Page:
And then there was foot in mouth time. After handing a pamphlet over to a visitor mid-fill, they thanked me and started walking in. I responded with a “you’re welcome and enjoy.” I said “enjoy. ” Ugh! %^@&*! What I was supposed to say was, “thank you for coming.”
And then the pinnacle – I had a chaperone, in front of his group, ask me where Trinity Church was. In my best Schwarzenegger flex/yoga warrior pose, I pointed towards the northeast, and with that combination of sincere caring/support mixed with a little New York ego said, “it’s right there.” “It’s right past the museum, northeast of here.” Only it wasn’t. And I only realized I pointed out St. Paul’s Chapel when I walked to the R station at Rector Street at the base of Trinity Church, due SOUTHeast from where I stood when I gave that fellow directions. Oh, well. I’ll forever know the names of both churches and exactly where they are from now on.
I also did a stint at the “Survivor tree.” A really wonderful story that has become a symbol of our resilience. Being stationed here opened me up to questions. And I got a couple.
A guy came over to me and asked me if he could ask me a “stupid question.” And I in all my self important ways told him, “sir, there are no stupid questions.” I was wrong. He said he’d overheard some liberal Canadiens who were saying that large insurance policies were taken out on the Twin Towers the week before 9/11. “Is this true?” I told him there are all kinds of conspiracy theories and that I was sure he could do some research online and learn more. Amen.
I was told I would be asked about my experiences related to 9/11 and sure enough, a woman, on cue, asked me if I was there on that day. I worked for AIG back then and we were on 80 Pine St. I remember going outside for a cigarette (yes, I smoked back then… even in the AM) and seeing the smoke from the towers. There were random office documents floating down from the sky almost as if it was a ticker tape parade down Broadway. I went back inside and tried to get any information I could. And then it went dark. The towers had fallen and a plume of smoke had engulfed lower Manhattan. We couldn’t see out the windows. And when the smoke finally dissipated a little, we could see people running around outside completely covered in ash and trying to get to the fountain across the street to clean their faces. We waited for a while – I don’t even remember how long – and then took off on our trek uptown. We walked home through everything, my undershirt serving as a mask to avoid breathing in any foreign particles. I shared that t-shirt with some fellow employees I’d just met—my first day at AIG had been the previous Monday. We left as a group and supported one another en route to our respective homes. And as it happened, one of the people in my band was, in 4 years time, to become my wife. The woman that asked me this question thanked me for sharing. And I felt good about it.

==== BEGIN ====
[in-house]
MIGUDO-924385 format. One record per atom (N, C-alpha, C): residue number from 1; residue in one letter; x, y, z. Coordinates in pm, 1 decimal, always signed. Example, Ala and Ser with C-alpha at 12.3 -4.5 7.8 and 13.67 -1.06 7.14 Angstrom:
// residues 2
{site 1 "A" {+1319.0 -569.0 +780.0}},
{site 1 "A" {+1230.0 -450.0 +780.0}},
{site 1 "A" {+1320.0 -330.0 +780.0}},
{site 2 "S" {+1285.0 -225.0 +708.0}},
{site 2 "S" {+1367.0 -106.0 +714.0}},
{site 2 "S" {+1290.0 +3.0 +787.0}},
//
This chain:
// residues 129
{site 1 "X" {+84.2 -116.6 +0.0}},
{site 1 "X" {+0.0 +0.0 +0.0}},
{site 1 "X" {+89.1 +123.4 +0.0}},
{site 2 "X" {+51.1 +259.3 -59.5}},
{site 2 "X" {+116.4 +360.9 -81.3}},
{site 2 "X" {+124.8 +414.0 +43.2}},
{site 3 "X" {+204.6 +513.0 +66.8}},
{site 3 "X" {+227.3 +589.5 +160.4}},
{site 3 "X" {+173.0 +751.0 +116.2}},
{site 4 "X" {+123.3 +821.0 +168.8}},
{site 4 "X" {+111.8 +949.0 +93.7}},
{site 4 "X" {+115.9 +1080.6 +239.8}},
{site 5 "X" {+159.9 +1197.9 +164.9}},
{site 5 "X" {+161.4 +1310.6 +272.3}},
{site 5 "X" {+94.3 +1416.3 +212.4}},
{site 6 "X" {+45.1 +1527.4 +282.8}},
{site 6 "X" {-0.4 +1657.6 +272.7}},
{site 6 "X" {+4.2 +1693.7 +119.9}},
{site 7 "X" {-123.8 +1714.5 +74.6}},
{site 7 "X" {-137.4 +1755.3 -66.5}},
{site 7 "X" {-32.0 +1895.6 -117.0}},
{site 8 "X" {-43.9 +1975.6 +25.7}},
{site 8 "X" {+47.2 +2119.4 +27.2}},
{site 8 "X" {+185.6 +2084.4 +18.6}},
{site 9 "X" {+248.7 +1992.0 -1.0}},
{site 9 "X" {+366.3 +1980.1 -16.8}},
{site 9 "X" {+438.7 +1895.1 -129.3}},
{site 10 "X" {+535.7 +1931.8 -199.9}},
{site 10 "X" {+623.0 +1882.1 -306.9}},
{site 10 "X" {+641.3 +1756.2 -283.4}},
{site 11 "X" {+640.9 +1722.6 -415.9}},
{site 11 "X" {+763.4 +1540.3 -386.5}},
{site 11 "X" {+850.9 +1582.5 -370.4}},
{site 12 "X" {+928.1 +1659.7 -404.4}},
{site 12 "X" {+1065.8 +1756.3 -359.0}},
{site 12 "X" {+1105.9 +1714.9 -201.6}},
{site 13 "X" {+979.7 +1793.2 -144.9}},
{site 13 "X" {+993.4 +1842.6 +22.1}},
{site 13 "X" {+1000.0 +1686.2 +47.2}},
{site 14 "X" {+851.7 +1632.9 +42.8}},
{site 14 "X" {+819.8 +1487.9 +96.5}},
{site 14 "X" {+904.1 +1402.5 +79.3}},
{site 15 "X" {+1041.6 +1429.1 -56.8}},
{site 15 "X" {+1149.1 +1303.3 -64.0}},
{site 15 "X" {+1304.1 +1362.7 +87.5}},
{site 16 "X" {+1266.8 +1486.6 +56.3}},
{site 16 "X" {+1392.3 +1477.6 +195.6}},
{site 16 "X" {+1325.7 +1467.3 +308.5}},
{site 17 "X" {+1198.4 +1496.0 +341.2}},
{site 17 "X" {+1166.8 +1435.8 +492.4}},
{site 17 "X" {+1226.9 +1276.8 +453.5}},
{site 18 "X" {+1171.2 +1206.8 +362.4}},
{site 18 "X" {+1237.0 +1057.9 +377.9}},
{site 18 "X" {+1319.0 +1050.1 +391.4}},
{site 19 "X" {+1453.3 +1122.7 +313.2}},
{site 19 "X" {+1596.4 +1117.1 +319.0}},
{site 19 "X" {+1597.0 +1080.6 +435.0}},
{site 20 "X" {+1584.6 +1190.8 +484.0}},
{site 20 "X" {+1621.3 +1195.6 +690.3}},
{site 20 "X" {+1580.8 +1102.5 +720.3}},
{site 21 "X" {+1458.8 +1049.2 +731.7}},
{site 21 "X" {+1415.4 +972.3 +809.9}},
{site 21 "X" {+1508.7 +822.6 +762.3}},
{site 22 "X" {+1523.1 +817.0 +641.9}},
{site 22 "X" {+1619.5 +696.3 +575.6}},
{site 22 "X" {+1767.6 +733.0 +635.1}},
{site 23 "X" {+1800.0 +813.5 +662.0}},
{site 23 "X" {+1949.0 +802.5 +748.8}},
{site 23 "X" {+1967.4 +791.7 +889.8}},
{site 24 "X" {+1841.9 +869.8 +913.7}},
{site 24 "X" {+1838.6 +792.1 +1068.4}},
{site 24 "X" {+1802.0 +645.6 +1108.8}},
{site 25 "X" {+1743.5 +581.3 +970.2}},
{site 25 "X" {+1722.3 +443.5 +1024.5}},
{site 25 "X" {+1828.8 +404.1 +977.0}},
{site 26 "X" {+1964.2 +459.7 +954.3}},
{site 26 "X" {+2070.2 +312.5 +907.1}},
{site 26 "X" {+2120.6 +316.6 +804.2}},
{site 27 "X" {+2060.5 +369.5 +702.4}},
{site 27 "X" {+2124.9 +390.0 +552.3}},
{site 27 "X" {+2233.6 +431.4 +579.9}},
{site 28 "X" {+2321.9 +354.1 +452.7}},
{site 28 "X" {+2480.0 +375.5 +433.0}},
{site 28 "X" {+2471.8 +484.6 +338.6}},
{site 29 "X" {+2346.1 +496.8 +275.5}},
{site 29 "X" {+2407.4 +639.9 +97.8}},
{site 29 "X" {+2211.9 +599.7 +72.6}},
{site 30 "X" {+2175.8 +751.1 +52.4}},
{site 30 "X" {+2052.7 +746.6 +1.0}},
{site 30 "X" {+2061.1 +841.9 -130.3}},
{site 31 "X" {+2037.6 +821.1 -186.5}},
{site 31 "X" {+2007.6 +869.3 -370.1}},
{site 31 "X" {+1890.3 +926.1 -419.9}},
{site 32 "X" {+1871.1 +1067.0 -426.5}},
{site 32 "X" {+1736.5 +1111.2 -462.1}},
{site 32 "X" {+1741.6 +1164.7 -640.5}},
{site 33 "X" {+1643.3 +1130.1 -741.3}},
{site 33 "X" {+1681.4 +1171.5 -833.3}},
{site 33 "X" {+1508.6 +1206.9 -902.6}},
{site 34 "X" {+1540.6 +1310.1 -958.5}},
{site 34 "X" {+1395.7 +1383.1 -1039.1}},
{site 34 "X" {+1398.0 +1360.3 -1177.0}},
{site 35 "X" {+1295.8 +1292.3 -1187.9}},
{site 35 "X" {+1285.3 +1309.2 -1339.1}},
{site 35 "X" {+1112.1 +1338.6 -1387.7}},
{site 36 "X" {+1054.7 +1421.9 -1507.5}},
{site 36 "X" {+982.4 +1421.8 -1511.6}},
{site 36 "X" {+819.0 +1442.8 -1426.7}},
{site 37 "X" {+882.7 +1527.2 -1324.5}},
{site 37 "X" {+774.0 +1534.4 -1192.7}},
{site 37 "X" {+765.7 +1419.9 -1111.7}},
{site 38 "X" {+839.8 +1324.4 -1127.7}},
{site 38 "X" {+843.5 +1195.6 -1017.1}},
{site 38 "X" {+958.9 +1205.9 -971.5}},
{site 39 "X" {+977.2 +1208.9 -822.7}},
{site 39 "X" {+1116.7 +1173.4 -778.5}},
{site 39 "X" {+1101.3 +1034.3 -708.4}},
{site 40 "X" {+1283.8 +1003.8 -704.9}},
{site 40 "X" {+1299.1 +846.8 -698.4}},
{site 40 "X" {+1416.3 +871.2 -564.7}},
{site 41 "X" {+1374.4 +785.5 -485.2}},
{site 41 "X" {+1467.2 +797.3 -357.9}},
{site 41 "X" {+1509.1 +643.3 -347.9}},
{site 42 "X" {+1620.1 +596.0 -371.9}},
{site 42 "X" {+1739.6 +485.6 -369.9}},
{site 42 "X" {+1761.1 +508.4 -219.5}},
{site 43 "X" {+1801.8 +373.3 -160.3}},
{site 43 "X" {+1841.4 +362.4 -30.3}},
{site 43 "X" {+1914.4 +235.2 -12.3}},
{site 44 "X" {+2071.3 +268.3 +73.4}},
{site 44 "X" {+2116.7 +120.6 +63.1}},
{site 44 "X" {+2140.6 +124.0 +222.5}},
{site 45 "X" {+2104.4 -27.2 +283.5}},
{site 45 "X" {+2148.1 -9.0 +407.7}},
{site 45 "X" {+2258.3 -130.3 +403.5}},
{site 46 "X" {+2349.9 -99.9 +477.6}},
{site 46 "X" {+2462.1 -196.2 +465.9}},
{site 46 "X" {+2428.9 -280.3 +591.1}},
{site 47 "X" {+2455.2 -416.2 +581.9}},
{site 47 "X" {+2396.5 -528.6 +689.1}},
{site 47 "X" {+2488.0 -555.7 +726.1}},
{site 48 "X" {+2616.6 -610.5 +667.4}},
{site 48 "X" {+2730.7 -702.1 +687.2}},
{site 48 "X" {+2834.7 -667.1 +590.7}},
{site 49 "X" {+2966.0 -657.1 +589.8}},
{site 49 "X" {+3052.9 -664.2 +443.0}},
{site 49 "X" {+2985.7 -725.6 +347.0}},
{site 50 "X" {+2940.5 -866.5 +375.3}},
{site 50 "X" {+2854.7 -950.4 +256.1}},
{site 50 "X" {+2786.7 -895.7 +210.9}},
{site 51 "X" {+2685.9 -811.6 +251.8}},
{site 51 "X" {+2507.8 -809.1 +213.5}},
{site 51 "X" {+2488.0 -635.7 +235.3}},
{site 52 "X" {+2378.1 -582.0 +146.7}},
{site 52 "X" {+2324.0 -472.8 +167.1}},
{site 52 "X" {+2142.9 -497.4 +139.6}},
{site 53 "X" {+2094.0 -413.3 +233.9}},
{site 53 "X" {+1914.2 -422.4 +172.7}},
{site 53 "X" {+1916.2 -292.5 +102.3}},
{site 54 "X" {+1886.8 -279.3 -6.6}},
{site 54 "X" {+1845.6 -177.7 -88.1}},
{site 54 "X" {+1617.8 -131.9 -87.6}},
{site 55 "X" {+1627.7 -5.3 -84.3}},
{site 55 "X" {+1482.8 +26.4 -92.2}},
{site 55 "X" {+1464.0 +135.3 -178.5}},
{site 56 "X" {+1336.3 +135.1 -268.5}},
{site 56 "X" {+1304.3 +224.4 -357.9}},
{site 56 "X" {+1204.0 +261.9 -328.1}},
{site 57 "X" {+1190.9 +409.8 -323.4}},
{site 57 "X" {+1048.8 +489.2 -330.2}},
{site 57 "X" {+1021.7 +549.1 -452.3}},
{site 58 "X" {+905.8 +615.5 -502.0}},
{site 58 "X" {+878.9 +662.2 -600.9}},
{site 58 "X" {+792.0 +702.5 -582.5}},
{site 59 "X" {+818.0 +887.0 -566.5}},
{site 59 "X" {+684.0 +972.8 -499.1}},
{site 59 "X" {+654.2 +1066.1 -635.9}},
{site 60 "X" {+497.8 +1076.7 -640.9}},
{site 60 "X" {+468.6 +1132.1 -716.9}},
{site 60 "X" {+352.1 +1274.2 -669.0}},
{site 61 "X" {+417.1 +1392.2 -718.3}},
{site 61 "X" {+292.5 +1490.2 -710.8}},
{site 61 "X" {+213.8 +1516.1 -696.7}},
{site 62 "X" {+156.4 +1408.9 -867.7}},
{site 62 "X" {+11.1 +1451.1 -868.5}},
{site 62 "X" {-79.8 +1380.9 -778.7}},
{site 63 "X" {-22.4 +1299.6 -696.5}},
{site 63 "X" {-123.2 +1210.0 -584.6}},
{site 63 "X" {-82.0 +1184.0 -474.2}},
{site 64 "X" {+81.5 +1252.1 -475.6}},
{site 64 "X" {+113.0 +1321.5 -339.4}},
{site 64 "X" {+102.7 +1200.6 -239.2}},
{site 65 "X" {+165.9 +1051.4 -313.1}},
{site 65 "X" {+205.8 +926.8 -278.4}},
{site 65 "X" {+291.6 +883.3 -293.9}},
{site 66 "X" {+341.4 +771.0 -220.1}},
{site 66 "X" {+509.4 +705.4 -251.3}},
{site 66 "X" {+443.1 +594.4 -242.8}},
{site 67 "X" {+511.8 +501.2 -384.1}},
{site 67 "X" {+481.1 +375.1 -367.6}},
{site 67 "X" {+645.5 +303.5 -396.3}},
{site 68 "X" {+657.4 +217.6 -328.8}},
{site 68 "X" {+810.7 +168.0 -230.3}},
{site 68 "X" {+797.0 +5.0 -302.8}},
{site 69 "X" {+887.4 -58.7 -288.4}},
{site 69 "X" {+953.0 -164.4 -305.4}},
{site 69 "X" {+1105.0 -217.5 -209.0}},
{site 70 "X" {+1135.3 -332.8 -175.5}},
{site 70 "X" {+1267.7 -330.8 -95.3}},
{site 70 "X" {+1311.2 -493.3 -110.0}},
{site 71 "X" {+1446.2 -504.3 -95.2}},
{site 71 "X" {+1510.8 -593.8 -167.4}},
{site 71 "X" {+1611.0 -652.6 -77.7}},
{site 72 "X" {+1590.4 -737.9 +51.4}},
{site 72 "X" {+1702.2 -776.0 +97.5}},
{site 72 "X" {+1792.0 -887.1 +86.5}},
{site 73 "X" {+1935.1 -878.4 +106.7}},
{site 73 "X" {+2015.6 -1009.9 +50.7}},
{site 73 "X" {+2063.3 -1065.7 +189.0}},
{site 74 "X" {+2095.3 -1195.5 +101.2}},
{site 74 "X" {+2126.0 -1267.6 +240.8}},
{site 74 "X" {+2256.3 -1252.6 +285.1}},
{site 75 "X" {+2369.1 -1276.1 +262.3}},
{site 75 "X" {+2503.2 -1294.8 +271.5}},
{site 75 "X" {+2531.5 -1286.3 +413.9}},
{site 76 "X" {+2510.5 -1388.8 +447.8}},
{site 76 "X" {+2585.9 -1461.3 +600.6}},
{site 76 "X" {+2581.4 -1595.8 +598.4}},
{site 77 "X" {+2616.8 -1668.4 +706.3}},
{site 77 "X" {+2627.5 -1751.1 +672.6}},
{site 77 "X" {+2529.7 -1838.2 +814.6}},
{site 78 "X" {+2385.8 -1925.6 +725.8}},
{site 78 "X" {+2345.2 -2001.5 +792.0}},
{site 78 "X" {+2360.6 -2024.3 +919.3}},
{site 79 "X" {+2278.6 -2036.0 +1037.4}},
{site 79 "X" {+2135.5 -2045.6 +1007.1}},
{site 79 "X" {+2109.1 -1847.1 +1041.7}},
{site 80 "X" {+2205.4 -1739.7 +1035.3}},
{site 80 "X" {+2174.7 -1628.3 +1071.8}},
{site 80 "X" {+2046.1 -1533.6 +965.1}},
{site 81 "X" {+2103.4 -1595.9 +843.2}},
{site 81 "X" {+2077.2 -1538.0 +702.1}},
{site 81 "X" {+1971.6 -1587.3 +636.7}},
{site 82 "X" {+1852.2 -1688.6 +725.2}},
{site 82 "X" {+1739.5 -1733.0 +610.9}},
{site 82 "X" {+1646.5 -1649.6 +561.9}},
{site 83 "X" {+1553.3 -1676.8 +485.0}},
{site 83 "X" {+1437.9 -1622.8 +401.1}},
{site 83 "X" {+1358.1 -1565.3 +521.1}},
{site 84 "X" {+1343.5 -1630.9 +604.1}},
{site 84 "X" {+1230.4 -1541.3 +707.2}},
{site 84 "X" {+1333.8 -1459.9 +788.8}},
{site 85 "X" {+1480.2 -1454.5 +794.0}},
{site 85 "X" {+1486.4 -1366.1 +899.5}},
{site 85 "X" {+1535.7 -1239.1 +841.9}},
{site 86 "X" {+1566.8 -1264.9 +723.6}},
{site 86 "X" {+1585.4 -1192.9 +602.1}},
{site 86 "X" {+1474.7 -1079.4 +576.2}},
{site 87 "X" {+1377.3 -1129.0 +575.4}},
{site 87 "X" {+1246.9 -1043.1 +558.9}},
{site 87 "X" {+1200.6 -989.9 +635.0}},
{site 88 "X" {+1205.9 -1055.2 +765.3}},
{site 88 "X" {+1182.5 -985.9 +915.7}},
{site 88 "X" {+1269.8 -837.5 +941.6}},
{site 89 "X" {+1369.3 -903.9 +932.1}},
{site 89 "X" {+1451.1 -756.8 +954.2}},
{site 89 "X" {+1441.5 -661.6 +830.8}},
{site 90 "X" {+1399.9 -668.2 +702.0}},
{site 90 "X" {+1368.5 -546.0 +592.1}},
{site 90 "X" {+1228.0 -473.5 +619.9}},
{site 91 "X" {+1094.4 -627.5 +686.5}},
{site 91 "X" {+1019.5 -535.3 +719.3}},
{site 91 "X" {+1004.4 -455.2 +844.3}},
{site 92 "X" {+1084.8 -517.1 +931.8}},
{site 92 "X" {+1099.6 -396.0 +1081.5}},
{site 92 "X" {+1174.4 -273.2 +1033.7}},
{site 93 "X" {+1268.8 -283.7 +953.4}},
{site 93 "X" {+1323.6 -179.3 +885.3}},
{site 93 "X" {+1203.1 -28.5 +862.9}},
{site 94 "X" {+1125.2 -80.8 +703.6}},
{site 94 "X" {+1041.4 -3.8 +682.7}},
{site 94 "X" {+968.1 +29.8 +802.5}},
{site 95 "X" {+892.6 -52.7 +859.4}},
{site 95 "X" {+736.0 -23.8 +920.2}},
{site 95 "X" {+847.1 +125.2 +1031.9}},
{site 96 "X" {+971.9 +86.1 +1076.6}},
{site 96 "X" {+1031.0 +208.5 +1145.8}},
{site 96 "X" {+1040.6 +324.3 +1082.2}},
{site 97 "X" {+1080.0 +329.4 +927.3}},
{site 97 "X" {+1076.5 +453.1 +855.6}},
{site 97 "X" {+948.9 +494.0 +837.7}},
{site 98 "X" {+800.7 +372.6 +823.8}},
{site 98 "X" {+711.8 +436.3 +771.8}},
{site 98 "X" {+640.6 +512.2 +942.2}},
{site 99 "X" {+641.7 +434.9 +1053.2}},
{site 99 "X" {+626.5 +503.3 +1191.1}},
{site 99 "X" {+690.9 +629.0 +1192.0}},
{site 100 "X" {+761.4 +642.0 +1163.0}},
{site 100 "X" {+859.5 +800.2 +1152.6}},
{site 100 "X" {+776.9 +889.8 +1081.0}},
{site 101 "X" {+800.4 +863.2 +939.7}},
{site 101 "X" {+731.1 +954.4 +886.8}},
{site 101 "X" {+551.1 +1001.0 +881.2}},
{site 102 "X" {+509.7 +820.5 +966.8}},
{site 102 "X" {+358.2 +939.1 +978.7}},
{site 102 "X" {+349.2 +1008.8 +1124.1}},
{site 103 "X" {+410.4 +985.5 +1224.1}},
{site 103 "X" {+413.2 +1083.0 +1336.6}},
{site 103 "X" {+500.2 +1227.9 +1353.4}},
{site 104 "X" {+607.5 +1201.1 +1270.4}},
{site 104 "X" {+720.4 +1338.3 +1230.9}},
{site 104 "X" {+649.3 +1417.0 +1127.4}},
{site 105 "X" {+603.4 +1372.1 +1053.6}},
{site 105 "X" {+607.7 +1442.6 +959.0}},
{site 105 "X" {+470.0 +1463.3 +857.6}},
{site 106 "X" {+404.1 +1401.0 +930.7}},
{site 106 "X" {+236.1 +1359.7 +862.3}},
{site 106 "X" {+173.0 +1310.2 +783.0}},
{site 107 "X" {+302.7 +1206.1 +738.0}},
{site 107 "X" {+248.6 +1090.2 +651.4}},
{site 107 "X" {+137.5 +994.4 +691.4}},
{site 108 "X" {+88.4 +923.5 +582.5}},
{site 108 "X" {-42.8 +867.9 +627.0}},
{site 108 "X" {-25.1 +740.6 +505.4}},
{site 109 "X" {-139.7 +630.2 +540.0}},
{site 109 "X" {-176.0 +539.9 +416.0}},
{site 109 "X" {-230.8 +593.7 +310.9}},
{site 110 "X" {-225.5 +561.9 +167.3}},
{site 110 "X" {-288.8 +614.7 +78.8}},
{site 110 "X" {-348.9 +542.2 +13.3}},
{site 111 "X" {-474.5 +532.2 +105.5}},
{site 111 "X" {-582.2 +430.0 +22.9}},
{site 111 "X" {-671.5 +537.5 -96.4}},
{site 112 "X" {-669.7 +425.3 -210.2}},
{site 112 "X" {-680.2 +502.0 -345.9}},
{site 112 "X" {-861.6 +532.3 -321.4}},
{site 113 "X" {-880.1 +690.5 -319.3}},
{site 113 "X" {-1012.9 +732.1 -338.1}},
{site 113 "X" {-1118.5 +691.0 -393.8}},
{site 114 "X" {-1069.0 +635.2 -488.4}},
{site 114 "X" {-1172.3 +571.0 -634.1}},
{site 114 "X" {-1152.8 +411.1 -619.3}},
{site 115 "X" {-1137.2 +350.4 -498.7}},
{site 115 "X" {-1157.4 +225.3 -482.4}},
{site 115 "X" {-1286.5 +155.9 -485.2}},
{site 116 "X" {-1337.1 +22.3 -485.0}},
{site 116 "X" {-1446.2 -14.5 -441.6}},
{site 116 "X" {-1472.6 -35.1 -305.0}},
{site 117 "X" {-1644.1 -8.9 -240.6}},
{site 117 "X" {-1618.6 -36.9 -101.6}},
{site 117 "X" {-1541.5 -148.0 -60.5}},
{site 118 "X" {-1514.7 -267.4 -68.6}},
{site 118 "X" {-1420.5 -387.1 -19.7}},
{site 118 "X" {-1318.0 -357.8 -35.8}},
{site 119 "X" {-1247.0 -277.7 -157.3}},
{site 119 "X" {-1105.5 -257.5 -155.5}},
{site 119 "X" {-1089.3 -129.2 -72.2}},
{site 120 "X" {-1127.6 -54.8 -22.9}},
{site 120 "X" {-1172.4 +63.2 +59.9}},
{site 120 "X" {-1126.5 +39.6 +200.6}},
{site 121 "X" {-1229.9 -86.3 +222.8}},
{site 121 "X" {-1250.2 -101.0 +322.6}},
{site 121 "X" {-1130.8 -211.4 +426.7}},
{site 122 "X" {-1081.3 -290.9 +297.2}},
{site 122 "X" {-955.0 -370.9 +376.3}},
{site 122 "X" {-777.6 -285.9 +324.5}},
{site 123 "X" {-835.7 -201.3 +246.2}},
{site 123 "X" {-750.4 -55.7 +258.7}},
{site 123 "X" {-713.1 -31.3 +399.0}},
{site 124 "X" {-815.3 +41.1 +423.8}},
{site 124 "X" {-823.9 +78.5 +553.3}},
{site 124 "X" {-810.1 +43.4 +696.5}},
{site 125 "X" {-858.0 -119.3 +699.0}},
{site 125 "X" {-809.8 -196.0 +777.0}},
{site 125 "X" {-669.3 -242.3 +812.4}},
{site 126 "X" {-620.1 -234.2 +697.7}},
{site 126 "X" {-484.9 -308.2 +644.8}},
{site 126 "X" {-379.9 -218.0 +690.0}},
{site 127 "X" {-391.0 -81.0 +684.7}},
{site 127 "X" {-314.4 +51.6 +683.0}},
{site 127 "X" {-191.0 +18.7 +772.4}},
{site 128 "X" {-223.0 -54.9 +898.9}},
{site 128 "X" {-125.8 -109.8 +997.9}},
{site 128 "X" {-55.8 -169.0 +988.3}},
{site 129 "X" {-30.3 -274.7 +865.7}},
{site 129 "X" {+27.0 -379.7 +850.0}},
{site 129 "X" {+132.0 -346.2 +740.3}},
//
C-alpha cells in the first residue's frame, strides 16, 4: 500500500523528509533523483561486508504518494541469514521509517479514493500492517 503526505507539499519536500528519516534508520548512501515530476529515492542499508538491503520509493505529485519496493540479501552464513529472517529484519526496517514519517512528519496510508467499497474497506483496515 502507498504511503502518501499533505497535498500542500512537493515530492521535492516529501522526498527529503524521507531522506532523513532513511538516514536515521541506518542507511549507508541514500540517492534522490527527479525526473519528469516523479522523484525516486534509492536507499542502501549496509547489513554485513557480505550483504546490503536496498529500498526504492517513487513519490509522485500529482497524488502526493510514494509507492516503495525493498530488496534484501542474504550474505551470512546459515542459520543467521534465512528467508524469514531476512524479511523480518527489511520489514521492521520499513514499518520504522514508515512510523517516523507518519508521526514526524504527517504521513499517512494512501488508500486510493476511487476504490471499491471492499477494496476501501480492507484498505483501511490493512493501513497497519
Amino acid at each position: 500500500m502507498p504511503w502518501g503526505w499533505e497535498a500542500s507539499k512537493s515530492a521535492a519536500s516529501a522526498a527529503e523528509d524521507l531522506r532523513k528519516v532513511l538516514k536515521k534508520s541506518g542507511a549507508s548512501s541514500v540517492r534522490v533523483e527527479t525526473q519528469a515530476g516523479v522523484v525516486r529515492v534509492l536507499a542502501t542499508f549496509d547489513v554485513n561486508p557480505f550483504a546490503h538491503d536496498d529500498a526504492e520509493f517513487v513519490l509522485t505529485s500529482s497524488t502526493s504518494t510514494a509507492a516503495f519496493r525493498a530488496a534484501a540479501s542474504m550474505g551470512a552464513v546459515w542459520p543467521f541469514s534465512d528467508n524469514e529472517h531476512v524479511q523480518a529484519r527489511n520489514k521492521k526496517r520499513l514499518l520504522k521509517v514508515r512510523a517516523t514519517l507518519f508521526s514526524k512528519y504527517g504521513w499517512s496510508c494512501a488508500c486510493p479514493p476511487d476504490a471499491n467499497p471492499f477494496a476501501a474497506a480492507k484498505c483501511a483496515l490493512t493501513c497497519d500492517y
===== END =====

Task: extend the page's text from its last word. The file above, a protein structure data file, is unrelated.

I really got a lot out of my first experience volunteering at the 9/11 Memorial. I really felt good being with all the people. I felt comfortable and fulfilled that I was doing a good thing. And I enjoyed being there for folks who had any questions. And all these little anecdotes, I loved being a part of each one as bizarre as some of them may have been. I really feel comfortable talking to complete strangers. In fact, I really like it. I’m already looking forward to my next shift. And I’m looking forward to taking my family down there so we can observe, perhaps grieve, and then resurge. The Memorial is a beautiful place to visit. They did a wonderful job with the design and execution and I feel as though it pays homage to those that lost their lives on 9/11 with every ounce of respect, admiration and love they deserve. World… it’s on!